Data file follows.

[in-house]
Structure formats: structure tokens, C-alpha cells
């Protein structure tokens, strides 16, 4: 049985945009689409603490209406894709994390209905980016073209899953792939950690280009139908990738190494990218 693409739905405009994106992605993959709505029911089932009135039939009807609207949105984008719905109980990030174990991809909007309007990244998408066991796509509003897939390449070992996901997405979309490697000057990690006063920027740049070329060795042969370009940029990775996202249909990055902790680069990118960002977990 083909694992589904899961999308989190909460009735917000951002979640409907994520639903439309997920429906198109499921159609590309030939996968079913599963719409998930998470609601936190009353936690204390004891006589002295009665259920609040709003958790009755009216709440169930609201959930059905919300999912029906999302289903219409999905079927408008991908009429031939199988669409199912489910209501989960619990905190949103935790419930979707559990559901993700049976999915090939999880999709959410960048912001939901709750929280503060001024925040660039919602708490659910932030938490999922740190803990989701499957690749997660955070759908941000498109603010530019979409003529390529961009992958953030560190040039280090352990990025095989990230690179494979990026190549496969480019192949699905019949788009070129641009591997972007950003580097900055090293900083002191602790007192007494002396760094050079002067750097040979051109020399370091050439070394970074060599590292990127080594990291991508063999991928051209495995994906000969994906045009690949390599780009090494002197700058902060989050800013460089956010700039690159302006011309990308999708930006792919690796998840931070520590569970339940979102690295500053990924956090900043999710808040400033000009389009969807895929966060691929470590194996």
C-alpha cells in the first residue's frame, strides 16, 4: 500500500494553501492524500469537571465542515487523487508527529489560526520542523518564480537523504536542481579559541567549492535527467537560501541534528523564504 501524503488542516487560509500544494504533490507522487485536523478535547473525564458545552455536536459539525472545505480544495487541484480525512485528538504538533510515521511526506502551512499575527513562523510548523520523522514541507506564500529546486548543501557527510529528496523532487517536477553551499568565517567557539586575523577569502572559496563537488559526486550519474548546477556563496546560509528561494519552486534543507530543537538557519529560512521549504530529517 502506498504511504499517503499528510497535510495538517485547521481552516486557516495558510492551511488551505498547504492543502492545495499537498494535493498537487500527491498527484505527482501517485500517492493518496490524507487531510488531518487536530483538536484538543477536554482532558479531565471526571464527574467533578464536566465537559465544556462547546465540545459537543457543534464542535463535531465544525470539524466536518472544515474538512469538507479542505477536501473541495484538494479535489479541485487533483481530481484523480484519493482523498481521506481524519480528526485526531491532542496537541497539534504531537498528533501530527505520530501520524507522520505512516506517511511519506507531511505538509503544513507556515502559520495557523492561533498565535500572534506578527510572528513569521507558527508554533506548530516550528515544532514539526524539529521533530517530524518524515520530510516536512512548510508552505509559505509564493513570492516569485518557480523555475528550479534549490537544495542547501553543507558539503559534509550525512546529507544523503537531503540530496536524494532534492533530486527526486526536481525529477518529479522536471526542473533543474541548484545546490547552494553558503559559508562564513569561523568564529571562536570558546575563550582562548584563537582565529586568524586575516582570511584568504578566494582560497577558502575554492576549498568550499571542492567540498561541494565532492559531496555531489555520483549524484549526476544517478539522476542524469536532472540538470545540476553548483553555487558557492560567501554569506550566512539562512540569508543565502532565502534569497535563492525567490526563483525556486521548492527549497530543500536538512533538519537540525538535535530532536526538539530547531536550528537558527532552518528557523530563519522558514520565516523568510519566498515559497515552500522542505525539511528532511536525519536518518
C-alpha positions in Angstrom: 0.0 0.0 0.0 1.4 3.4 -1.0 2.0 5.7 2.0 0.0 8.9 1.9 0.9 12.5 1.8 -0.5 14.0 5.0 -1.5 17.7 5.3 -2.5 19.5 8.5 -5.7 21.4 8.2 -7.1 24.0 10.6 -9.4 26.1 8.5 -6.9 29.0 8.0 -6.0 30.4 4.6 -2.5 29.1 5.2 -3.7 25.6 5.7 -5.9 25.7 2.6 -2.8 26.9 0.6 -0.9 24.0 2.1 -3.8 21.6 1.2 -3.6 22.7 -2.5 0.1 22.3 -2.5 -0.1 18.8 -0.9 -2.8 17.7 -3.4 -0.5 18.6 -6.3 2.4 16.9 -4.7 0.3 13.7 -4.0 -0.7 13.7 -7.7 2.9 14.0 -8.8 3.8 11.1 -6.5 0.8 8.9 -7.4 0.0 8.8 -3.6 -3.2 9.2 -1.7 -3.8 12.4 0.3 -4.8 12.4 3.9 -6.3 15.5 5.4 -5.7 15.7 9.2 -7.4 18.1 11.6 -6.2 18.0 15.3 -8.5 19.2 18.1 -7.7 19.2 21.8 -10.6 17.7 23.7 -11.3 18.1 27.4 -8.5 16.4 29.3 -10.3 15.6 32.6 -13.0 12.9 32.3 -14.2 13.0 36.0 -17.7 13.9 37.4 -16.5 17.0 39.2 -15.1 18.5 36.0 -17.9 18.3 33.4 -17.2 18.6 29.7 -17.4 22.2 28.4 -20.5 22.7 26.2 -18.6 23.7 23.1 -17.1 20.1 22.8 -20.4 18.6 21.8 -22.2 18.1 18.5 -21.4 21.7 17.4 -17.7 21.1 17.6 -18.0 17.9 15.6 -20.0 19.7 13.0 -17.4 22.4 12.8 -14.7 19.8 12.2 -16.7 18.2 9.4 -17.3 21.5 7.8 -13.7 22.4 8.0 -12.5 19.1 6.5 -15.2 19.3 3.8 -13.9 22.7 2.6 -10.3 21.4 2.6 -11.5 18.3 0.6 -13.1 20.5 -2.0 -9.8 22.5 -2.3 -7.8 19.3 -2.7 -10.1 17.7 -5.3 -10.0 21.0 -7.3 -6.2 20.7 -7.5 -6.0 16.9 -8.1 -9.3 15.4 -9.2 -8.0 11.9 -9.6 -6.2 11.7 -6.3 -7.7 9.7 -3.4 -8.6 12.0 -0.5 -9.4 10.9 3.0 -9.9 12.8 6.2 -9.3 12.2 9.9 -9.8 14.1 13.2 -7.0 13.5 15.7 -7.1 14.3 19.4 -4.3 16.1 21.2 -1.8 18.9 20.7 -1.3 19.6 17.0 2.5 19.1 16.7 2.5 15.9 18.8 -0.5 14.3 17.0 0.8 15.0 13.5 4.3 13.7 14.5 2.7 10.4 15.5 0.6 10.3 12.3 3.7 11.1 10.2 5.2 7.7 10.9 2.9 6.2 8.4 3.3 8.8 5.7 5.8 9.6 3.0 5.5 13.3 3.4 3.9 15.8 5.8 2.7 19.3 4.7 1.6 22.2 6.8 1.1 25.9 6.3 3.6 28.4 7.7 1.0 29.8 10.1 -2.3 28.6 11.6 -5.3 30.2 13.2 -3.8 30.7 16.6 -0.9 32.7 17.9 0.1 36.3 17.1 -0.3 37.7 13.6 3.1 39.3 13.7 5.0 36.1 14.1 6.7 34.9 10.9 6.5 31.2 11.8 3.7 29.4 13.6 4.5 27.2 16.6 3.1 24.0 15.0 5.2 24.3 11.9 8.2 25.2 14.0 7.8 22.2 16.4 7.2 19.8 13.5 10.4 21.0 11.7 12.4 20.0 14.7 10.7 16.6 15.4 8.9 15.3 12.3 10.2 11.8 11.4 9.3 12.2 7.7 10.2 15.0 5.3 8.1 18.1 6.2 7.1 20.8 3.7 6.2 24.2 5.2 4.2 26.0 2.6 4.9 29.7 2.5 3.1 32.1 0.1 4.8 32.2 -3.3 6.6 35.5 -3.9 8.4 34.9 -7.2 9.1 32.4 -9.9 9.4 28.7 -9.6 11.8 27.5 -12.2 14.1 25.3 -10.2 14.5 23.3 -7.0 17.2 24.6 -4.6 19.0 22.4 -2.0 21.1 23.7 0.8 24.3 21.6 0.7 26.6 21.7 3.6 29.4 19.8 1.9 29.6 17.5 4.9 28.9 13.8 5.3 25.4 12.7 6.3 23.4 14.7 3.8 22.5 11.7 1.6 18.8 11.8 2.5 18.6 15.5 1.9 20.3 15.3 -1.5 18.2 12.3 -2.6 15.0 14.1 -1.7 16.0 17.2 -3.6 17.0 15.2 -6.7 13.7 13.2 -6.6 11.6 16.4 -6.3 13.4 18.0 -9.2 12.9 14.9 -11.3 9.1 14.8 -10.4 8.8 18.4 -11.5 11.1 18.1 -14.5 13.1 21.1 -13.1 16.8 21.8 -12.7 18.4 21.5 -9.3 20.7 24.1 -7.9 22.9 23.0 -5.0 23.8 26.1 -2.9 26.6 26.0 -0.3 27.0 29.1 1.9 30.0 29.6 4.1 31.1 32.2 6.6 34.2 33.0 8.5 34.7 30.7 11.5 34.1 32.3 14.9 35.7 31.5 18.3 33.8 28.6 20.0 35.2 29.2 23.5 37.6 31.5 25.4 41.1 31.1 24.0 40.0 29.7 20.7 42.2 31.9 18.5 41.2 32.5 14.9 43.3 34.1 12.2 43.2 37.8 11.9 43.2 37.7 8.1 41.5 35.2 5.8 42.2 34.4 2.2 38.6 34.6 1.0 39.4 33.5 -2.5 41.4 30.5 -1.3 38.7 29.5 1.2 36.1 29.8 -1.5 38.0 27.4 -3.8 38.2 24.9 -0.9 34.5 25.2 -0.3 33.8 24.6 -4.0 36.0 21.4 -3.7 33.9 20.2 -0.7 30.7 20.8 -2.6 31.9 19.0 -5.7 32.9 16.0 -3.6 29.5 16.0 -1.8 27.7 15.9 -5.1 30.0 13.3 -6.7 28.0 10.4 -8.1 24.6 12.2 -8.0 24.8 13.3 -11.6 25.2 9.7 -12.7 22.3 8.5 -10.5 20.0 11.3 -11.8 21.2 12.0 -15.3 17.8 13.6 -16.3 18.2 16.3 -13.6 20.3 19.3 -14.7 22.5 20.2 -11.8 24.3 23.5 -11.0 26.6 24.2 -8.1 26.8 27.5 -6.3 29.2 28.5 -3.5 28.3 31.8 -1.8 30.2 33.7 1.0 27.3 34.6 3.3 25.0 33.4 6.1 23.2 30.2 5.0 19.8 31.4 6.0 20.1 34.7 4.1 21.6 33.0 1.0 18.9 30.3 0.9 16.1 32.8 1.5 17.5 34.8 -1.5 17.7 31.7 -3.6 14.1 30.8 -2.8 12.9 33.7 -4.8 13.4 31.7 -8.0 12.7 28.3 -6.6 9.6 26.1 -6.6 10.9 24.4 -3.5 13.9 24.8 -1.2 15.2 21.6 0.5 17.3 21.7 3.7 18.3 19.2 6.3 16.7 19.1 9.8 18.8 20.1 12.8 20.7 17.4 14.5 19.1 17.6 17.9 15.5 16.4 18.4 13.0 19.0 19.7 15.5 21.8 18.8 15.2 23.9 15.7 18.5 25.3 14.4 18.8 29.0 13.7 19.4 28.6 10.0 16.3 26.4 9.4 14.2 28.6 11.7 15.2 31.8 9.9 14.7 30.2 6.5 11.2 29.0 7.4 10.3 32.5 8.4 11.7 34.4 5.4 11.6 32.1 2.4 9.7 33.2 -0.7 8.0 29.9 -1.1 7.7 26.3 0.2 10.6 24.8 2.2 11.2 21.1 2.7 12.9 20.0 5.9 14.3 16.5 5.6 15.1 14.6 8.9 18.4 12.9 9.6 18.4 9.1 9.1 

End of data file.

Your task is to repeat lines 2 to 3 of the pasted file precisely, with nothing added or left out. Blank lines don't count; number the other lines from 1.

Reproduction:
Structure formats: structure tokens, C-alpha cells
């Protein structure tokens, strides 16, 4: 049985945009689409603490209406894709994390209905980016073209899953792939950690280009139908990738190494990218 693409739905405009994106992605993959709505029911089932009135039939009807609207949105984008719905109980990030174990991809909007309007990244998408066991796509509003897939390449070992996901997405979309490697000057990690006063920027740049070329060795042969370009940029990775996202249909990055902790680069990118960002977990 083909694992589904899961999308989190909460009735917000951002979640409907994520639903439309997920429906198109499921159609590309030939996968079913599963719409998930998470609601936190009353936690204390004891006589002295009665259920609040709003958790009755009216709440169930609201959930059905919300999912029906999302289903219409999905079927408008991908009429031939199988669409199912489910209501989960619990905190949103935790419930979707559990559901993700049976999915090939999880999709959410960048912001939901709750929280503060001024925040660039919602708490659910932030938490999922740190803990989701499957690749997660955070759908941000498109603010530019979409003529390529961009992958953030560190040039280090352990990025095989990230690179494979990026190549496969480019192949699905019949788009070129641009591997972007950003580097900055090293900083002191602790007192007494002396760094050079002067750097040979051109020399370091050439070394970074060599590292990127080594990291991508063999991928051209495995994906000969994906045009690949390599780009090494002197700058902060989050800013460089956010700039690159302006011309990308999708930006792919690796998840931070520590569970339940979102690295500053990924956090900043999710808040400033000009389009969807895929966060691929470590194996």